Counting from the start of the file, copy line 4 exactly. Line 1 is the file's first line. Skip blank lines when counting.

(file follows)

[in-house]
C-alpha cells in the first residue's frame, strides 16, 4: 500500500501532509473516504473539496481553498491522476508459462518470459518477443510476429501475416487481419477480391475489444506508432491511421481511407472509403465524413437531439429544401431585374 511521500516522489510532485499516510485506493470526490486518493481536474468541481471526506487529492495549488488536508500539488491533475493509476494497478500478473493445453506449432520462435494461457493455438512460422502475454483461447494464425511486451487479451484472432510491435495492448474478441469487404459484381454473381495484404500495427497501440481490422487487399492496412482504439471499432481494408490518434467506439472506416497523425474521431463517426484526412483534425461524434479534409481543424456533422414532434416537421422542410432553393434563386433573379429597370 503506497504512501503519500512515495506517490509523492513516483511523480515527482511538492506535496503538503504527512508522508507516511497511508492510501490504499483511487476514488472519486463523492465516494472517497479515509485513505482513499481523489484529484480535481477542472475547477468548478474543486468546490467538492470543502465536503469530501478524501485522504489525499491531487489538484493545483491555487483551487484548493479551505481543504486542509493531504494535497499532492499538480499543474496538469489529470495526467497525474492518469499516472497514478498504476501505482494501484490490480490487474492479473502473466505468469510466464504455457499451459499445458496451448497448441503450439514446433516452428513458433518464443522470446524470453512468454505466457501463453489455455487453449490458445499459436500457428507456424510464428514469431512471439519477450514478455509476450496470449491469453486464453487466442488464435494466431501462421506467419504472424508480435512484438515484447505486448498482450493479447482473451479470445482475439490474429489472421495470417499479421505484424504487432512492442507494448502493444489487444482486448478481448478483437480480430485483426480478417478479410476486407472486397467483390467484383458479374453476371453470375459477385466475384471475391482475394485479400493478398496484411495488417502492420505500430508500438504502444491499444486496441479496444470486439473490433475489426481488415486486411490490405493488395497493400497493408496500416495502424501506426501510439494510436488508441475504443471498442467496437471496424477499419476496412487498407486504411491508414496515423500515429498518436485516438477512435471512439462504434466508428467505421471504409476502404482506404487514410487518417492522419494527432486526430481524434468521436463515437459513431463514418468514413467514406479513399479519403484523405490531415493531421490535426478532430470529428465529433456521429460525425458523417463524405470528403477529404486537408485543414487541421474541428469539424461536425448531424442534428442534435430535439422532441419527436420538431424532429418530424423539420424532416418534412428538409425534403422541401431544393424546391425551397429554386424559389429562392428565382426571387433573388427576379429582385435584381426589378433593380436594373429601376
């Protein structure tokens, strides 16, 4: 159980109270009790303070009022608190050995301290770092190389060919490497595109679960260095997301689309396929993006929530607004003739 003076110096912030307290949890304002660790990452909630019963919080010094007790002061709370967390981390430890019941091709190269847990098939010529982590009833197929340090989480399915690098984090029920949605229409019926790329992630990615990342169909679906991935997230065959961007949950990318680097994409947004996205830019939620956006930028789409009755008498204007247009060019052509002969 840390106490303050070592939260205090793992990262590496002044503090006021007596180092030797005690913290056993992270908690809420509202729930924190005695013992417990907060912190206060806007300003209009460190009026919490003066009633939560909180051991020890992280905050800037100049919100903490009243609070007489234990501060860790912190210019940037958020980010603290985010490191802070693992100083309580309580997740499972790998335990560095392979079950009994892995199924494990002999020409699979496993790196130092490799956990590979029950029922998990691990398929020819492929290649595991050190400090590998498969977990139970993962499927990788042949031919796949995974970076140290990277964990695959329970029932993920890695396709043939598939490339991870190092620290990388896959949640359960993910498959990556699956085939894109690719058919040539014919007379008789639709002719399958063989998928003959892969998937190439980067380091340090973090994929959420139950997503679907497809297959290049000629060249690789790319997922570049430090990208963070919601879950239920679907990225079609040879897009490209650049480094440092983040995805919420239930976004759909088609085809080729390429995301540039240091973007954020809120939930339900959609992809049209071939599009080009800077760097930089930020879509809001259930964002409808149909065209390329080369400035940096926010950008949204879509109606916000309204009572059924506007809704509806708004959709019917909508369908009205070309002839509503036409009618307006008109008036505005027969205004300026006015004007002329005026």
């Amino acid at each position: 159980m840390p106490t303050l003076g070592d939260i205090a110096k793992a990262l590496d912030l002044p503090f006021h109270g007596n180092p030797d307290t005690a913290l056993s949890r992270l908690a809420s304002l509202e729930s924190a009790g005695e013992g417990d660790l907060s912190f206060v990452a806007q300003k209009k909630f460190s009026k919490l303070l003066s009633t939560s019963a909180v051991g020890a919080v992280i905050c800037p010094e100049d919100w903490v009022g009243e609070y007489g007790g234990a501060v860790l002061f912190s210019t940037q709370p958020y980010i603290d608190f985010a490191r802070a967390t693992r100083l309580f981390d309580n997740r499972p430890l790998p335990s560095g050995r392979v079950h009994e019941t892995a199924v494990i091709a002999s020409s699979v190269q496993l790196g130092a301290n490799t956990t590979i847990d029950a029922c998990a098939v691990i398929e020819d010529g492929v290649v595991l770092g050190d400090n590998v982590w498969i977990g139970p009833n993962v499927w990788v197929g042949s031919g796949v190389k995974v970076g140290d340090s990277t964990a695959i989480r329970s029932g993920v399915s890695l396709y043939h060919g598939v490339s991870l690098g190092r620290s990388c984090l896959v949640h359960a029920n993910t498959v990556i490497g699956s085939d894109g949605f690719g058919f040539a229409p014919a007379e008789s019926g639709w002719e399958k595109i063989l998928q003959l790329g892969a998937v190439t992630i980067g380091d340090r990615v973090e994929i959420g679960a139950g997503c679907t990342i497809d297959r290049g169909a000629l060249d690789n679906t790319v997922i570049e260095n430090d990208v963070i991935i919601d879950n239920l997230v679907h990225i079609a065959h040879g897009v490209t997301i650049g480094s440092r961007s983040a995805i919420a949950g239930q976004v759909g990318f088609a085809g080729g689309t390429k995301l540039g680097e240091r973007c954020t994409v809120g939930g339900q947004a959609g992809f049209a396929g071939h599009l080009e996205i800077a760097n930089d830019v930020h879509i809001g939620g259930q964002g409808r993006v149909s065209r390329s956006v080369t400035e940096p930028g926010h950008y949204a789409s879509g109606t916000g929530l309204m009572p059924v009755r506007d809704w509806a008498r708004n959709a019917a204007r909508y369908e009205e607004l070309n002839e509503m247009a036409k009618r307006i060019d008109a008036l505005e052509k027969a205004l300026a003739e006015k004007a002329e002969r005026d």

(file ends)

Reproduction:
């Amino acid at each position: 159980m840390p106490t303050l003076g070592d939260i205090a110096k793992a990262l590496d912030l002044p503090f006021h109270g007596n180092p030797d307290t005690a913290l056993s949890r992270l908690a809420s304002l509202e729930s924190a009790g005695e013992g417990d660790l907060s912190f206060v990452a806007q300003k209009k909630f460190s009026k919490l303070l003066s009633t939560s019963a909180v051991g020890a919080v992280i905050c800037p010094e100049d919100w903490v009022g009243e609070y007489g007790g234990a501060v860790l002061f912190s210019t940037q709370p958020y980010i603290d608190f985010a490191r802070a967390t693992r100083l309580f981390d309580n997740r499972p430890l790998p335990s560095g050995r392979v079950h009994e019941t892995a199924v494990i091709a002999s020409s699979v190269q496993l790196g130092a301290n490799t956990t590979i847990d029950a029922c998990a098939v691990i398929e020819d010529g492929v290649v595991l770092g050190d400090n590998v982590w498969i977990g139970p009833n993962v499927w990788v197929g042949s031919g796949v190389k995974v970076g140290d340090s990277t964990a695959i989480r329970s029932g993920v399915s890695l396709y043939h060919g598939v490339s991870l690098g190092r620290s990388c984090l896959v949640h359960a029920n993910t498959v990556i490497g699956s085939d894109g949605f690719g058919f040539a229409p014919a007379e008789s019926g639709w002719e399958k595109i063989l998928q003959l790329g892969a998937v190439t992630i980067g380091d340090r990615v973090e994929i959420g679960a139950g997503c679907t990342i497809d297959r290049g169909a000629l060249d690789n679906t790319v997922i570049e260095n430090d990208v963070i991935i919601d879950n239920l997230v679907h990225i079609a065959h040879g897009v490209t997301i650049g480094s440092r961007s983040a995805i919420a949950g239930q976004v759909g990318f088609a085809g080729g689309t390429k995301l540039g680097e240091r973007c954020t994409v809120g939930g339900q947004a959609g992809f049209a396929g071939h599009l080009e996205i800077a760097n930089d830019v930020h879509i809001g939620g259930q964002g409808r993006v149909s065209r390329s956006v080369t400035e940096p930028g926010h950008y949204a789409s879509g109606t916000g929530l309204m009572p059924v009755r506007d809704w509806a008498r708004n959709a019917a204007r909508y369908e009205e607004l070309n002839e509503m247009a036409k009618r307006i060019d008109a008036l505005e052509k027969a205004l300026a003739e006015k004007a002329e002969r005026d």